IBM has created a new app to analyse the behaviour of company employees. The app will determine whether or not a company’s systems have been compromised by cybercriminals – so-called ‘insider threats’. But while the term ‘insider threat’ may invoke the image of a malicious employee lurking in the shadows trying to steal company secrets, industry experts say the real threat to companies’ cybersecurity is simply worker negligence. Share Radio’s Robert Van Egghen spoke to Colin Tankard, Managing Director of data security providers Digital Pathways, who began by explaining whether employee negligence is really the cyber threat companies should be worrying about.
When it comes to digital security, the attitudes of small business owners are beginning to change. Across the UK, and across multiple sectors too, we are beginning to see a shift towards companies protecting themselves more robustly online. Still though, and regardless of the media coverage of hacking scandals, there are some who still refuse to believe that there is a very real threat that surrounds them. Read more
It seems that barely a week goes by without the revelation that yet another large, high-profile organisation has been breached, with millions of records being stolen. It would be easy to imagine that hackers are attracted only by big-name firms with huge databases just begging to be ransacked. But as Colin Tankard, MD of Digital Pathways, points out in this interview, organisations of all sizes are at risk.
The decision of the United Kingdom’s electorate to vote to leave the European Union has left us all with a number of yet unanswered questions. Many are asking how this decision will affect trade. Will we really be able reduce immigration by refusing the freedom of movement, whilst still retaining access to the EU’s single market? What will happen to the 1.3 million Britons who currently live abroad and the 2.9 million (5% of the population) of European migrants who live in the UK? In the immediate aftermath, questions were also being asked over leadership and who was best placed to take David Cameron’s position at Number 10. We now know that Theresa May will be the one to invoke the infamous ‘article 50’ and lead us through negotiations with the remaining nations. Read more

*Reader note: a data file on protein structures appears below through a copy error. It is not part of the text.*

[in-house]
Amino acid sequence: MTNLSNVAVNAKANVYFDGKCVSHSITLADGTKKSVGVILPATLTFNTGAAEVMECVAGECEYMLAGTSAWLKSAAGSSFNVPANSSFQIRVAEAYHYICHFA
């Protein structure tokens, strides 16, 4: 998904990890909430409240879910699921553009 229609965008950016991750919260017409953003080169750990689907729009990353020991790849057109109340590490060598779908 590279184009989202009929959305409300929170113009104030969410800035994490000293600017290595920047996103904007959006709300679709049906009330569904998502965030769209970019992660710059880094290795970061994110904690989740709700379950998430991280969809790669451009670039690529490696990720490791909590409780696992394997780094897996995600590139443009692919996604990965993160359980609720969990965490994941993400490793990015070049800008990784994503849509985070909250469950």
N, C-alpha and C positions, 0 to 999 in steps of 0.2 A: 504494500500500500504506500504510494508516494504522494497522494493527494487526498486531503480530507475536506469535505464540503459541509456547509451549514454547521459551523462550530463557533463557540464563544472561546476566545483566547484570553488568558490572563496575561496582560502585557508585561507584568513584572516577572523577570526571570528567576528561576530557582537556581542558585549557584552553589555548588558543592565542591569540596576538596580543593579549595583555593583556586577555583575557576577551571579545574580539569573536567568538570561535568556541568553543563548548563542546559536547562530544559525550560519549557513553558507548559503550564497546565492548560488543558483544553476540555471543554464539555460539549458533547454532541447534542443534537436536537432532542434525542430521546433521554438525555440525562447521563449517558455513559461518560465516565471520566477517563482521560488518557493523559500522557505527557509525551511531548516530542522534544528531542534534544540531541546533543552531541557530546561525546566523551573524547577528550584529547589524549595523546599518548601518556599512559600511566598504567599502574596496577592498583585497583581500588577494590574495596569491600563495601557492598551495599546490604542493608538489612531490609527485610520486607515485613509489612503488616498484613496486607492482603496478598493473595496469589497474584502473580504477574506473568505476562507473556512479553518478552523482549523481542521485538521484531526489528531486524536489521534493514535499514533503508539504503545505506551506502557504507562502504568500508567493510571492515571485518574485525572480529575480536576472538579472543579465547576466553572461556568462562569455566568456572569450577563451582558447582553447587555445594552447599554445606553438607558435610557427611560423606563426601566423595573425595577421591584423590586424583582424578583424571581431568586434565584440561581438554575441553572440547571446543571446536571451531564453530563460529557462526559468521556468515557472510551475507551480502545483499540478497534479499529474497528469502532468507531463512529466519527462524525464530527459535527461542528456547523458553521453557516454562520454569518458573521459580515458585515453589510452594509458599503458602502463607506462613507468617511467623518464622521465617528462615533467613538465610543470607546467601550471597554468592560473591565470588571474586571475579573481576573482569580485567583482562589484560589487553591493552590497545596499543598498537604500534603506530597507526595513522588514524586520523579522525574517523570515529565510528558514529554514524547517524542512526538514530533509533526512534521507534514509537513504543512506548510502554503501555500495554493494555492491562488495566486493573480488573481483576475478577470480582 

Colin Tankard, managing director of data security company Digital Pathways, believes that following Brexit the UK may not adopt the regulation but rather modify its existing UK Data Protection Act.
Publication of the General Data Protection Regulation (GDPR) of the EU regulation is expected sometime this month. Many of those for whom data plays a key part in their daily lives are wondering if the vote to leave will mean it will still be imposed on UK companies.
The practice of phishing as a means for cyber-criminals to obtain sensitive information from an online user is rife. Usernames, passwords and credit card details are all at risk, with the theft of money often the ultimate goal of the hacker. The most common method of phishing is for the criminal to send out an email that gives the impression that it has come from an official source. This email will likely have a link that leads to somewhere harmful, or an attachment that has malicious intent when opened. Read more
The long-awaited General Data Protection Regulation (GDPR) of the EU was provisionally agreed in December 2015. The final details are still being ironed out, but publication of the final version of the regulation is expected around July 2016.2 There will then be a two-year waiting period until every organisation that does business in, or with, the EU must comply with the regulation. Since it is a regulation, not a directive, compliance is mandatory, without the need for each member state to ratify it into its own legislation.